- Begin to keep a record of instances where the relational modeling offered by the tutors contradicts the ethos of the course.
- Volunteer to be the cohort student representative for official course meetings and have your feedback noted formally.
- Call out any practices that involve shaming fellow peers in order to induce them to comply with the ideology.
Stage 4: The diversity teaching is completely ideological and the trainer/student relationship is coercively controlling i.e. abusive.
Strategy focuses on using formal procedures to counter abusive practices as follows:
[All of Stages 1, 2 and 3 plus:]
- Work out where your limits are and what you will/will not comply with. E.g. you may be required to participate in a social activist project as part of a module assessment.
- Scrutinise the published course descriptions and find statements relating to the course ethos. Note any discrepancies with how the diversity module is delivered.
- Form alliances with other students who are having similar responses.
- Approach the course leader and arrange a formal meeting to air your concerns and request that this is minuted
- Consider seeking legal redress for misrepresentation of services
Below in italics are Leslie’s responses and comments – please comment:
I think these are great suggestions. My main concern is that given the context (if it is similar to what I experienced) the student looking for these resources may feel as if they are completely alone and be afraid of speaking out against what they are being taught for fear of being gaslighted, ostracized, or accused directly of racism for challenging the ideology. In my multiculturalism class all of the other students seemed to be in agreement with the CSJT teachings, and it was only after I spoke up several times in class that I began to get emails and whispers of support in the halls outside class. During class there was utter silence from the others when I spoke, except from those who sided with the teacher and the SJ principles. No one was willing to even look as if they agreed with my questioning of the SJ doctrine, even though I knew some of them did. I would not have been bold enough to pose the questions above in that atmosphere, because the teacher was hostile and would have used her superior position to humiliate me. In fact, she tried- once breaking into tears about all the “emotional labor” she had performed for the class, in order to avoid addressing a question I asked.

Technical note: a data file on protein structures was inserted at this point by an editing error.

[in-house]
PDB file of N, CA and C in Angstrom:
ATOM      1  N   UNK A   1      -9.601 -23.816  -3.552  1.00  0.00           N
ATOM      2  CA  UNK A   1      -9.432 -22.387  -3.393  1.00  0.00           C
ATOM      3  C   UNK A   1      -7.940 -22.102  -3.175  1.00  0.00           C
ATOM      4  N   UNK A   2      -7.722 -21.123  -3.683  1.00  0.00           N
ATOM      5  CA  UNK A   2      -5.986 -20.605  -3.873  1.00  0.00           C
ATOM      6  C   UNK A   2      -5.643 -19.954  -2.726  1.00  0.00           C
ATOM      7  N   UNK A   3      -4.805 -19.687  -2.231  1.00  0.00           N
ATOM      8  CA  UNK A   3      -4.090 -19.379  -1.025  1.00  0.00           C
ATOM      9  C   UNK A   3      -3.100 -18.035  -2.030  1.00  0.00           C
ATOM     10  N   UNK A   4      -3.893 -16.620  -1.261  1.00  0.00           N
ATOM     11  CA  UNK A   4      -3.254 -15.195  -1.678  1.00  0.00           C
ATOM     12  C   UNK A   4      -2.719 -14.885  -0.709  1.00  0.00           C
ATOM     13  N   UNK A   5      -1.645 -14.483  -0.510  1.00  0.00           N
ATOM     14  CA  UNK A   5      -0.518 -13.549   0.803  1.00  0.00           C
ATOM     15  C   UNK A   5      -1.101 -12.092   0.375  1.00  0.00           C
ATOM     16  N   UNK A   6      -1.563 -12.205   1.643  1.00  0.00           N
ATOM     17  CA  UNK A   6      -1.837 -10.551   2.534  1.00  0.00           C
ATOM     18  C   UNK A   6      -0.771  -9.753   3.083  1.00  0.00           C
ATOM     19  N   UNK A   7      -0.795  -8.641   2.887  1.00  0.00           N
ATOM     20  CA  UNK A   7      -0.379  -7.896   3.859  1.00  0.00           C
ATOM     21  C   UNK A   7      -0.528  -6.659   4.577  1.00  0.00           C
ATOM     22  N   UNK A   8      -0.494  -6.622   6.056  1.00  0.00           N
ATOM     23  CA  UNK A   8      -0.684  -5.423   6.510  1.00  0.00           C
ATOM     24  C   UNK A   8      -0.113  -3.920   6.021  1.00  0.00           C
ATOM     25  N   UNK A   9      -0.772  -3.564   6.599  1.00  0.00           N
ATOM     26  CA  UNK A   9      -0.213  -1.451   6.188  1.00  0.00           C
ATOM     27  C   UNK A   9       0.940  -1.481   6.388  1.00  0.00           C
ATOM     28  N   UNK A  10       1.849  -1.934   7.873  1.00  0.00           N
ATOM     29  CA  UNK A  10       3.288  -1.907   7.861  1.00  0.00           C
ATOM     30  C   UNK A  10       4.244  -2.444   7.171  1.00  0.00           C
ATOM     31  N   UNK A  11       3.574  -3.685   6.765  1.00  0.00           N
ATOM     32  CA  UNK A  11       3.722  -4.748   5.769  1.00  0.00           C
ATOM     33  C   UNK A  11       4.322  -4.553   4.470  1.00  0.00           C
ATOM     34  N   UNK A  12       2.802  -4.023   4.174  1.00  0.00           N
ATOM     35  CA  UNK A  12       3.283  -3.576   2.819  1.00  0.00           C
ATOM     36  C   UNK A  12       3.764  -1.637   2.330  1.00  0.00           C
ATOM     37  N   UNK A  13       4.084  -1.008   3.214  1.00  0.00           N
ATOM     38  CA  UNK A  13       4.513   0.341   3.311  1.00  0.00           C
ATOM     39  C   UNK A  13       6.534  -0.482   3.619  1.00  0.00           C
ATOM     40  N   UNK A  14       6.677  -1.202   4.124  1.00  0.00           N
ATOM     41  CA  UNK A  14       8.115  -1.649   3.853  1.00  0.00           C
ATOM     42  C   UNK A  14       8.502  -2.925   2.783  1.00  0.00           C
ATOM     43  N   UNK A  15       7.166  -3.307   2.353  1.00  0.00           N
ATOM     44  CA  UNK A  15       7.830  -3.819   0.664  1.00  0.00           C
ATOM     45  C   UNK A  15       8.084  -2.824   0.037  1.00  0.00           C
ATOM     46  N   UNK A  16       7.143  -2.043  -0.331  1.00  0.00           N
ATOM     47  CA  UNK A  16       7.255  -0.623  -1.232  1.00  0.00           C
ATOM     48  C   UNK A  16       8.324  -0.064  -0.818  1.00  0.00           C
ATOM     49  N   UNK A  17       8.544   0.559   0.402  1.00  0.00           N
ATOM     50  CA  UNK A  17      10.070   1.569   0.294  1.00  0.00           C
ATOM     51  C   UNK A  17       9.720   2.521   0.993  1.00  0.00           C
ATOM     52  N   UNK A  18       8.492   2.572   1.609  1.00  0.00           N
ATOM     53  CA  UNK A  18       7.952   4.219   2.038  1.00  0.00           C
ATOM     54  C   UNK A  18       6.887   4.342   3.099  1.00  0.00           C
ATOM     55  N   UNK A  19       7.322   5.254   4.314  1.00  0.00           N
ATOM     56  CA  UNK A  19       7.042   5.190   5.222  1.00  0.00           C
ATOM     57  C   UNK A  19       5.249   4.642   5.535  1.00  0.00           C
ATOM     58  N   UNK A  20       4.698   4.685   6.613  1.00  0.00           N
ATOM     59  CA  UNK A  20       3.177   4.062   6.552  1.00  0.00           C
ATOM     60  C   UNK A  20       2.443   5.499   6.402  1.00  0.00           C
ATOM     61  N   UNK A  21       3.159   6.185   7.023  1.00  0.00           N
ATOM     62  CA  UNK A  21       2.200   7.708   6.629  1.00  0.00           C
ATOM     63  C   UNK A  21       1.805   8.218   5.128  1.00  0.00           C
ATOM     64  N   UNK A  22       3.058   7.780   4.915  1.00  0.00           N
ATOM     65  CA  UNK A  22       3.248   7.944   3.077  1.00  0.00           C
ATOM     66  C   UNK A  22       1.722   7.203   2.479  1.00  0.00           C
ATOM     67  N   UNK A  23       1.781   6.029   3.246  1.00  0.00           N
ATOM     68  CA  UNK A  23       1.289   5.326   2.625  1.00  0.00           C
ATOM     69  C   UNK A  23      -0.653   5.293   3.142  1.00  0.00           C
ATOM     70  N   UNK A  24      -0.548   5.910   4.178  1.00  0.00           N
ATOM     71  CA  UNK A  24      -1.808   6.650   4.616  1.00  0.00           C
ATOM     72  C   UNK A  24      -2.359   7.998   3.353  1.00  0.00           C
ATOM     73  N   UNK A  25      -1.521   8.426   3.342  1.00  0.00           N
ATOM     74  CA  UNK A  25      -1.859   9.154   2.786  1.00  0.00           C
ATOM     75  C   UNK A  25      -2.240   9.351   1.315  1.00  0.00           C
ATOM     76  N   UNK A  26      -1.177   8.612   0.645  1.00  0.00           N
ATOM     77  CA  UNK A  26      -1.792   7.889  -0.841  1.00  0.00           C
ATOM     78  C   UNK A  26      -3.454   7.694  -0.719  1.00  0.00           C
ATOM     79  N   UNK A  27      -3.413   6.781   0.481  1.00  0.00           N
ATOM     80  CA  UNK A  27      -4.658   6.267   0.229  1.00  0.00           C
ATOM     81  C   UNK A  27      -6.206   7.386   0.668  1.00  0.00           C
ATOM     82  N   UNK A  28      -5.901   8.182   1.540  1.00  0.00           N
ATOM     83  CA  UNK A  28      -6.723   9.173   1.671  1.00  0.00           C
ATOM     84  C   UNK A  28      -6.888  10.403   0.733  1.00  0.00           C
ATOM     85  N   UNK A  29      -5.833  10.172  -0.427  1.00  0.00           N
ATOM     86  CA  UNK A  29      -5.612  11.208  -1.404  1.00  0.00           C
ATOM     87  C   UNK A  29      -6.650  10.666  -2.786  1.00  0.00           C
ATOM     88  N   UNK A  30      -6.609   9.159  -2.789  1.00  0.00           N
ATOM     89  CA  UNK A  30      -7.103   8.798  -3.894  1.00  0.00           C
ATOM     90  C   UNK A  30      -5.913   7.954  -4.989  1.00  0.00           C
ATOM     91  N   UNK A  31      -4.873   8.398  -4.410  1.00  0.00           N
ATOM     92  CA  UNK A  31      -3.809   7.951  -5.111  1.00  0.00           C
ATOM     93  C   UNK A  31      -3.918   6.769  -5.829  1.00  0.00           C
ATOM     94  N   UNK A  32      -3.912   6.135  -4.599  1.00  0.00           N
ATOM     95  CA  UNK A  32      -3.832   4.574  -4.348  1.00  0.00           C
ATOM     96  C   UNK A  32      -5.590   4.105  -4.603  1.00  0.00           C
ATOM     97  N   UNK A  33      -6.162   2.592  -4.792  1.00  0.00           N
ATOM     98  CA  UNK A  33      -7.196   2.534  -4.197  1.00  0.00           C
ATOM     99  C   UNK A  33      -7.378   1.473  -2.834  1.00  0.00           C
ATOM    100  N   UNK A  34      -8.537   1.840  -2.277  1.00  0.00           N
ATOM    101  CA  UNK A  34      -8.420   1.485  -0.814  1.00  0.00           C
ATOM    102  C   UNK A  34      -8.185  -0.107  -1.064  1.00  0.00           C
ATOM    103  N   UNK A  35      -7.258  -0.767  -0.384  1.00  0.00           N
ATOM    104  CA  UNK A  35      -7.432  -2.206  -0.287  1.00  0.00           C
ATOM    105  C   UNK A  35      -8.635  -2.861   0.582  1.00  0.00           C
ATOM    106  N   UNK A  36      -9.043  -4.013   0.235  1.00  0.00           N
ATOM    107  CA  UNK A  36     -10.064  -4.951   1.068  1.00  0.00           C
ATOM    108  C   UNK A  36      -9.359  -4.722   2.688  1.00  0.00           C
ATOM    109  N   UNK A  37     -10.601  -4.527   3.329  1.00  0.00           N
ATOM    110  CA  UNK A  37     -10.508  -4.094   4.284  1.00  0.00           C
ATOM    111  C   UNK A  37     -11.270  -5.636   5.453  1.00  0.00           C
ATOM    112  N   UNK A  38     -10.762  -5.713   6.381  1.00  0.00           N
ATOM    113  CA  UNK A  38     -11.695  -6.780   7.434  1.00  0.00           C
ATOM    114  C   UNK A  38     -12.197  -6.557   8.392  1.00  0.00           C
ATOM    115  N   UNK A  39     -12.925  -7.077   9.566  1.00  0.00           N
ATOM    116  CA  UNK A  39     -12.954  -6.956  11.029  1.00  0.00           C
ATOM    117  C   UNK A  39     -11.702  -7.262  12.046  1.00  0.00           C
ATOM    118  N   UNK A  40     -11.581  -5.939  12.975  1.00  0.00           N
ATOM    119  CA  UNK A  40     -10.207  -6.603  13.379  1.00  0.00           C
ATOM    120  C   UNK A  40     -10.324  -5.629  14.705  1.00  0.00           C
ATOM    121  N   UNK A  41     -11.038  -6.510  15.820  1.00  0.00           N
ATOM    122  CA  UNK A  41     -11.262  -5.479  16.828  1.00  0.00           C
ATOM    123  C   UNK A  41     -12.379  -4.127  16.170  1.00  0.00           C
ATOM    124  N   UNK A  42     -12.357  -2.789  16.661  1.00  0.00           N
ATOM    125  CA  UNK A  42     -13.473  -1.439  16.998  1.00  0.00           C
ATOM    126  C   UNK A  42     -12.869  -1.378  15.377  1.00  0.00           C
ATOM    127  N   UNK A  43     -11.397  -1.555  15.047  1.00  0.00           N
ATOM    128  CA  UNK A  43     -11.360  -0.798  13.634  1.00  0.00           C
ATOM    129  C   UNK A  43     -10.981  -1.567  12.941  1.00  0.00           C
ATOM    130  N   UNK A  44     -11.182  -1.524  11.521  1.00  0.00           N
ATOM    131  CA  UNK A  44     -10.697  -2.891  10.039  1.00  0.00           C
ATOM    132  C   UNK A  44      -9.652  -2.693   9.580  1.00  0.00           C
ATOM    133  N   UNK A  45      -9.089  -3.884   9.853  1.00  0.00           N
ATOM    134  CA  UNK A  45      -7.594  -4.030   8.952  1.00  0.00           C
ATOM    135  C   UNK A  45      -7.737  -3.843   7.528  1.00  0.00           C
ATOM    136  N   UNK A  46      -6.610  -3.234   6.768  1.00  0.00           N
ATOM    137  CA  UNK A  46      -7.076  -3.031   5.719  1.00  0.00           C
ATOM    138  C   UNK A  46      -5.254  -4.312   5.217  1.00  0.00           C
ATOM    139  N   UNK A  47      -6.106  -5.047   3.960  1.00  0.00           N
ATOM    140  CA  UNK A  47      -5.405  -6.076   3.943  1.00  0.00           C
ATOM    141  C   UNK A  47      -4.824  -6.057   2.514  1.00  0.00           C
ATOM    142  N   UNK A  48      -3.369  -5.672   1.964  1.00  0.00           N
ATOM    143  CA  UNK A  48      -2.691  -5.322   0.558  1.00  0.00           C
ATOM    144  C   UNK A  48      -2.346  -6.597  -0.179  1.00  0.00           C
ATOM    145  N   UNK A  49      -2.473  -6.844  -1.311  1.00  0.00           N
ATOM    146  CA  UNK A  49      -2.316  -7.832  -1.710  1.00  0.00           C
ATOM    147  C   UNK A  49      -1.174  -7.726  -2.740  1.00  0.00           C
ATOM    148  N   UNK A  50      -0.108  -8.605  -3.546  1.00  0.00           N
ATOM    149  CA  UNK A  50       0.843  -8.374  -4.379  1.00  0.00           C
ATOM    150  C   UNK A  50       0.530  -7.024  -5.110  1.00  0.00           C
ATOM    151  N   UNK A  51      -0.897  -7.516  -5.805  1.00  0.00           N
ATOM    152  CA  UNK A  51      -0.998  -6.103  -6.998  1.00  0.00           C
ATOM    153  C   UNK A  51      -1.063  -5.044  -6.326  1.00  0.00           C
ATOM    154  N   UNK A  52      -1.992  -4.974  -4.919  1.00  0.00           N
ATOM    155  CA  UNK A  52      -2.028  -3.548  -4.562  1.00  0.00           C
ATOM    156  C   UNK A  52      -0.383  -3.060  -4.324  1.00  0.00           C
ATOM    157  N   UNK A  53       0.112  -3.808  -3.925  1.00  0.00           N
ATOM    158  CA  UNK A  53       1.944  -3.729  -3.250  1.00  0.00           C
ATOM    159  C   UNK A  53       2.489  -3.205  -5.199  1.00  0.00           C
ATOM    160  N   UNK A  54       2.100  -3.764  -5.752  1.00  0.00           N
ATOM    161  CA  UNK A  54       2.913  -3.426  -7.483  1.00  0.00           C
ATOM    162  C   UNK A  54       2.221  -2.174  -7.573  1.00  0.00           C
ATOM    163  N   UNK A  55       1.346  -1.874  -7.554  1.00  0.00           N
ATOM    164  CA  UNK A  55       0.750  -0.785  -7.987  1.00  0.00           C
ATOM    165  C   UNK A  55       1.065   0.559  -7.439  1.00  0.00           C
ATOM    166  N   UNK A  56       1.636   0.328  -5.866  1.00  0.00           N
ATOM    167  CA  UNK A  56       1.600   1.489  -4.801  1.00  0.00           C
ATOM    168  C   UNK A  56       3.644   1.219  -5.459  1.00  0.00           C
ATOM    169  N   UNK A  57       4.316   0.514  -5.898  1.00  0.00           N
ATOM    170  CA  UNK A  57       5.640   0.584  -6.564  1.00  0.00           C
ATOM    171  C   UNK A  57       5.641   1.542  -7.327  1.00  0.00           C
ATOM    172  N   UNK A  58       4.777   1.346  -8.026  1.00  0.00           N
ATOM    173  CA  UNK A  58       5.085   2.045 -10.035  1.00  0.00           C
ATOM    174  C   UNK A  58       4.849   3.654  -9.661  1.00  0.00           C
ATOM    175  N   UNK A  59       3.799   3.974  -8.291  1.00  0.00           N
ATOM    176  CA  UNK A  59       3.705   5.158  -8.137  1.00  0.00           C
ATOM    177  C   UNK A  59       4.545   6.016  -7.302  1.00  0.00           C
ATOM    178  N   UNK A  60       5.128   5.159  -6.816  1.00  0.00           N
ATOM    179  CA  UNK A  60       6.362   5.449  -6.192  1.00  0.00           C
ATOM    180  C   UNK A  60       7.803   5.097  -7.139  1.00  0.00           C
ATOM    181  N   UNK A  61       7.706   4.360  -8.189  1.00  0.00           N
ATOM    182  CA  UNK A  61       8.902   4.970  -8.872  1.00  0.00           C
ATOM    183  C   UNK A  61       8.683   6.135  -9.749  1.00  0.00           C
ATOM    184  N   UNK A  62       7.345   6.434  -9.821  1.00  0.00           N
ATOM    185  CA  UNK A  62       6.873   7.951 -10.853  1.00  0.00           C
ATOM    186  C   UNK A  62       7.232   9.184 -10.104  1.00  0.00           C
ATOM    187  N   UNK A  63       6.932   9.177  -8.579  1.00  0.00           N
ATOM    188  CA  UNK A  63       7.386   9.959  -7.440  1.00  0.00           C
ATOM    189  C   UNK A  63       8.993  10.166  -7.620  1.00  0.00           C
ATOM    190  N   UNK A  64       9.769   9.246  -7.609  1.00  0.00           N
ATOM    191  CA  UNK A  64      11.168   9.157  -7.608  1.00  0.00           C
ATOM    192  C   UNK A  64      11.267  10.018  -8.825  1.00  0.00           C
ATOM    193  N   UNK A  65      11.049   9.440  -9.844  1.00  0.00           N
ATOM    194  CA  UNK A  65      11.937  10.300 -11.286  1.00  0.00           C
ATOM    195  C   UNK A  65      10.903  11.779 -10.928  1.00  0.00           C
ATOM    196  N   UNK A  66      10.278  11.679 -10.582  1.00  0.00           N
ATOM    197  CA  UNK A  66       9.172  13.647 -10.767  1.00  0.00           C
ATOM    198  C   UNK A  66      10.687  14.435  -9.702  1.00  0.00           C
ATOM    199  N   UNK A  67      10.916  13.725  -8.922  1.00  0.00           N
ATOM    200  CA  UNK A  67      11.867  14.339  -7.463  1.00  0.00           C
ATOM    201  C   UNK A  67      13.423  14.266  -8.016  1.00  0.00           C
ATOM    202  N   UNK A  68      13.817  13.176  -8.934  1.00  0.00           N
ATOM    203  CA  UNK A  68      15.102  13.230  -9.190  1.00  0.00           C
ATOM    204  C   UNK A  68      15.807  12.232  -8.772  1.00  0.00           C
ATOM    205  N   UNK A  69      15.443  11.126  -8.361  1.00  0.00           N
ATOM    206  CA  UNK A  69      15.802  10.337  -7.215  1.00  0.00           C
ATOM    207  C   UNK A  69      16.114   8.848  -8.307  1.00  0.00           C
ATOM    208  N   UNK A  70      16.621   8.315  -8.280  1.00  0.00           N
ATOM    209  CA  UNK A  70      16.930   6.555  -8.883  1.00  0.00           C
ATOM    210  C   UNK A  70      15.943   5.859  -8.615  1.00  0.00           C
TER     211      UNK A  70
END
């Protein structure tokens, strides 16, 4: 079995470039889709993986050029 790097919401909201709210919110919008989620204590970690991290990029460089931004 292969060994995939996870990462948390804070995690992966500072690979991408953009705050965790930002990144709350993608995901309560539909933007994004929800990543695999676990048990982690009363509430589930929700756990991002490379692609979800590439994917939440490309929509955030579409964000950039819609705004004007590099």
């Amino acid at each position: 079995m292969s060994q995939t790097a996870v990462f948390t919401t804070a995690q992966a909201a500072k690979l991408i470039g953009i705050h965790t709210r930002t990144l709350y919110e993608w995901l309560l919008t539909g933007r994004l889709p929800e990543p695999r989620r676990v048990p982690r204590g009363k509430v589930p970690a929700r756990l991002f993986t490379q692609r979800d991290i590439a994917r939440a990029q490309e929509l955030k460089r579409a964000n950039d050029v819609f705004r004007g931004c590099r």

I think better than having students ask questions to get their professors to explore contradictions between foundational counseling theories and CSJT would be to actually produce a well-sourced document which enumerates and expounds upon those contradictions. Armed with knowledge and resources, the student would then be empowered to engage in these kinds of discussions without fear that the professor will embarrass them in front of the other students.